Near quarter-million bottles used in trench

Beer drinkers have unknowingly contributed to a Central Otago construction project.

Contractors working on the Clyde Wastewater project have used a glass-blended gravel for the bulk fill along Sunderland St.

Council capital projects programme manager Patrick Keenan said the process, which was part of a trial, included 300 cubic metres of material. Of that material, about 10% contained recycled glass.

‘‘This equates to approximately 10,000 24-packs of beer or 232,800 stubbies.’’

The glass was blended with pit gravel. It was topped with 150mm of gravel, which did not contain glass.

‘‘The trial was successful and the mixture appears to have worked well. This is a small part of the council’s wider sustainability strategy and we will continue to progress and improve this method.’’

He said, if feasible, the same process would be used on other council-owned roads and carriageways where project work was being done.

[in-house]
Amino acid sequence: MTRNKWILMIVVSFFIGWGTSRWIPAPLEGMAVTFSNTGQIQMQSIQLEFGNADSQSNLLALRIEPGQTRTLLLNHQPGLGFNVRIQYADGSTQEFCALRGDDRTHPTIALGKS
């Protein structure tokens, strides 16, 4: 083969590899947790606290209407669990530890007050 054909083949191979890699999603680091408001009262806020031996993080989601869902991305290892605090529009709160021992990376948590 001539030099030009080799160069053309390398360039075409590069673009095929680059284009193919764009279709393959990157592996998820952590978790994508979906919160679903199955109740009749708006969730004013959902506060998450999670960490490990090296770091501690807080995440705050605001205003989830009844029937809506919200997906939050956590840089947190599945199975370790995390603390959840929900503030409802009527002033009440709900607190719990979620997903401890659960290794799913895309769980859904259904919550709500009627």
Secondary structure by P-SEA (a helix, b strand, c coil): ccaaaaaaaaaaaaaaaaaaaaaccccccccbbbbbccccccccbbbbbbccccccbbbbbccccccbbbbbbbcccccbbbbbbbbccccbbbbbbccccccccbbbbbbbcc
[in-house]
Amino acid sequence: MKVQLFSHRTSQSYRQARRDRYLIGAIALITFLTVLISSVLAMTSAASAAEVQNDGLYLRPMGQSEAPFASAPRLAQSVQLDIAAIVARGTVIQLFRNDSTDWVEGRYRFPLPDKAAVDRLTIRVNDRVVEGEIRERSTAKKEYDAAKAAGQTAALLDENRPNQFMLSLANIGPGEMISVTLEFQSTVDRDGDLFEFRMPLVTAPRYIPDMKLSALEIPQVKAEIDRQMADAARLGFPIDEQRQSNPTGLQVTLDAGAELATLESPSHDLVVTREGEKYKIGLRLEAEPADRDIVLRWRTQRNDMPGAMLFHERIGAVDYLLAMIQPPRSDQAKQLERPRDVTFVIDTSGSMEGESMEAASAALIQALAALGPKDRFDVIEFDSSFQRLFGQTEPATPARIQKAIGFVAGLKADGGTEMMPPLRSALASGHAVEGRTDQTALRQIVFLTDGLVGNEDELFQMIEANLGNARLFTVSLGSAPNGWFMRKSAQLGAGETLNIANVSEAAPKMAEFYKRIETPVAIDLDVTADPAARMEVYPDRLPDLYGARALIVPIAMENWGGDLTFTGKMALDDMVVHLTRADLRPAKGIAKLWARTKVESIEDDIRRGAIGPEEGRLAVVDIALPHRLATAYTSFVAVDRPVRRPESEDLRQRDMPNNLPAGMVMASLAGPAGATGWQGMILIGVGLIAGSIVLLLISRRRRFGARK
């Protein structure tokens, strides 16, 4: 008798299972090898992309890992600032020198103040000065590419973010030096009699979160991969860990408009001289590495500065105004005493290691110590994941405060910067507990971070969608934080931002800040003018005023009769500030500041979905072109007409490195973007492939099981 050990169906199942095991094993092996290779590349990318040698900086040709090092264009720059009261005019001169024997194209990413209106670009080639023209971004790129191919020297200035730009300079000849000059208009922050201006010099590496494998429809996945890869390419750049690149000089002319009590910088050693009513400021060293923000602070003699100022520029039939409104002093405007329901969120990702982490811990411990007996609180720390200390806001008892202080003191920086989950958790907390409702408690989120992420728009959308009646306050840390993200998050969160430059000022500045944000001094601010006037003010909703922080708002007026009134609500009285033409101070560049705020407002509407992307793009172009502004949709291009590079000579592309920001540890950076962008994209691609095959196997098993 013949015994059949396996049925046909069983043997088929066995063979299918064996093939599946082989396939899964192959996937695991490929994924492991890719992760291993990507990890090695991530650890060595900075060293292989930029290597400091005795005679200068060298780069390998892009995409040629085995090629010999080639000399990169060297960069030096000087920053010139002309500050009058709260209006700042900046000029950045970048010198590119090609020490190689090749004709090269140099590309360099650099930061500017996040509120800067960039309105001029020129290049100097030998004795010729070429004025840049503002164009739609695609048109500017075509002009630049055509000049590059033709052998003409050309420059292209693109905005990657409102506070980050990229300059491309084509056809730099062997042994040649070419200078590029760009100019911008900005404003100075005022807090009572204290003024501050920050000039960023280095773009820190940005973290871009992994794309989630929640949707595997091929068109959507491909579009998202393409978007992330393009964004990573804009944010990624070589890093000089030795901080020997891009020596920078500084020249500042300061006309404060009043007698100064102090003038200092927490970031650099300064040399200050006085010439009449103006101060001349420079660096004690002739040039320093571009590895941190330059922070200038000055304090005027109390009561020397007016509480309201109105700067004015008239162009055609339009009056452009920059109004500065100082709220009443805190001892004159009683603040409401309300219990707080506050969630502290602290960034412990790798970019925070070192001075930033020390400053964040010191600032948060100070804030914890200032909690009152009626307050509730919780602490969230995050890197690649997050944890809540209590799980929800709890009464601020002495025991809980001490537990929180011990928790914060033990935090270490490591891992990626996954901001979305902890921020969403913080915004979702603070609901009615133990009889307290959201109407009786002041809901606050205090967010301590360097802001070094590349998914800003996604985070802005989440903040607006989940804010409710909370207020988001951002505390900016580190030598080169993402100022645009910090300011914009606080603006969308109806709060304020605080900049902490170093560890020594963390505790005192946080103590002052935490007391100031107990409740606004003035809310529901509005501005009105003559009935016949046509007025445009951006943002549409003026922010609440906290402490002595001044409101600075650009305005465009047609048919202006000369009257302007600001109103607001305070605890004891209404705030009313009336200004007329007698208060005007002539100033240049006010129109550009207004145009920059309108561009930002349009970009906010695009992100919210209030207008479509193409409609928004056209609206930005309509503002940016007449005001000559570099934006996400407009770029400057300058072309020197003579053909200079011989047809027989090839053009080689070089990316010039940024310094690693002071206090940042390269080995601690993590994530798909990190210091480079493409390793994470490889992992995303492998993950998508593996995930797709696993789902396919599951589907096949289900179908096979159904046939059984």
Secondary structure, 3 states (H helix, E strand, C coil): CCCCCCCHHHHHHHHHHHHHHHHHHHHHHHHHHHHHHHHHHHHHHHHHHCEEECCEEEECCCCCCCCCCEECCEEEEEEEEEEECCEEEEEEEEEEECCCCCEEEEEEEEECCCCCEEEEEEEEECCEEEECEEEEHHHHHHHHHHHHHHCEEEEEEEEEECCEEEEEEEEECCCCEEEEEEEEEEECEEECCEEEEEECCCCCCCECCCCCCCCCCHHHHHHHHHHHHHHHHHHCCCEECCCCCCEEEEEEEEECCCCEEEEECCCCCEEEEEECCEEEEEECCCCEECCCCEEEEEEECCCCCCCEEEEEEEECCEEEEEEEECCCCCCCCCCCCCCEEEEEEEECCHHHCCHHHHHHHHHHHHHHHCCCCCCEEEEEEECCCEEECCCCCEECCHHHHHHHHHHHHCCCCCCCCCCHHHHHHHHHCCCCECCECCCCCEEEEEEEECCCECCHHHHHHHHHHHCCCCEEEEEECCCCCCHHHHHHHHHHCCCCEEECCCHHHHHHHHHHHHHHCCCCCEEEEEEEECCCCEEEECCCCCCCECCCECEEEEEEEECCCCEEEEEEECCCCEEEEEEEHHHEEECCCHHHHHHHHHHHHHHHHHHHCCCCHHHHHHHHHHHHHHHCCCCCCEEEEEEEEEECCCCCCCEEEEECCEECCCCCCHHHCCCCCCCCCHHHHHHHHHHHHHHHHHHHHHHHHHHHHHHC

Glass collected through the council’s kerbside recycling programme is sent to Fulton Hogan’s Parkburn Quarry for processing.

‘‘Large [or] obvious contamination is removed by hand before it is put through a crushing plant. From here it is crushed and blended into quarry products.’’

He said the New Zealand Transport Agency and other local agencies have spent the past 10 years looking at including crushed glass in base course aggregate and infrastructure applications.

‘‘This includes testing and trials of glass material to determine the quarry products it can be included in.’’

He was pleased the crushed glass could be processed in Central Otago.

‘‘This district processing limits any carbon costs and has the potential to both save costs and improve environmental outcomes at a local level.’’


So what, if any, environmental upsides are there to having glass blended into the aggregate? It's not at all clear in this story.

There was a time of course when we reused beer, soft drink and milk bottles. Now we produce carbon emmissions manufacturing beer bottles for single use, only to then crush them up and bury them in the ground. Meanwhile, milk, juices etc get trotted out in plastic bottles, using fossil fuels and emmiting even more carbon emmissions.
The food containment industry is failing miserably, we did much better in the past.

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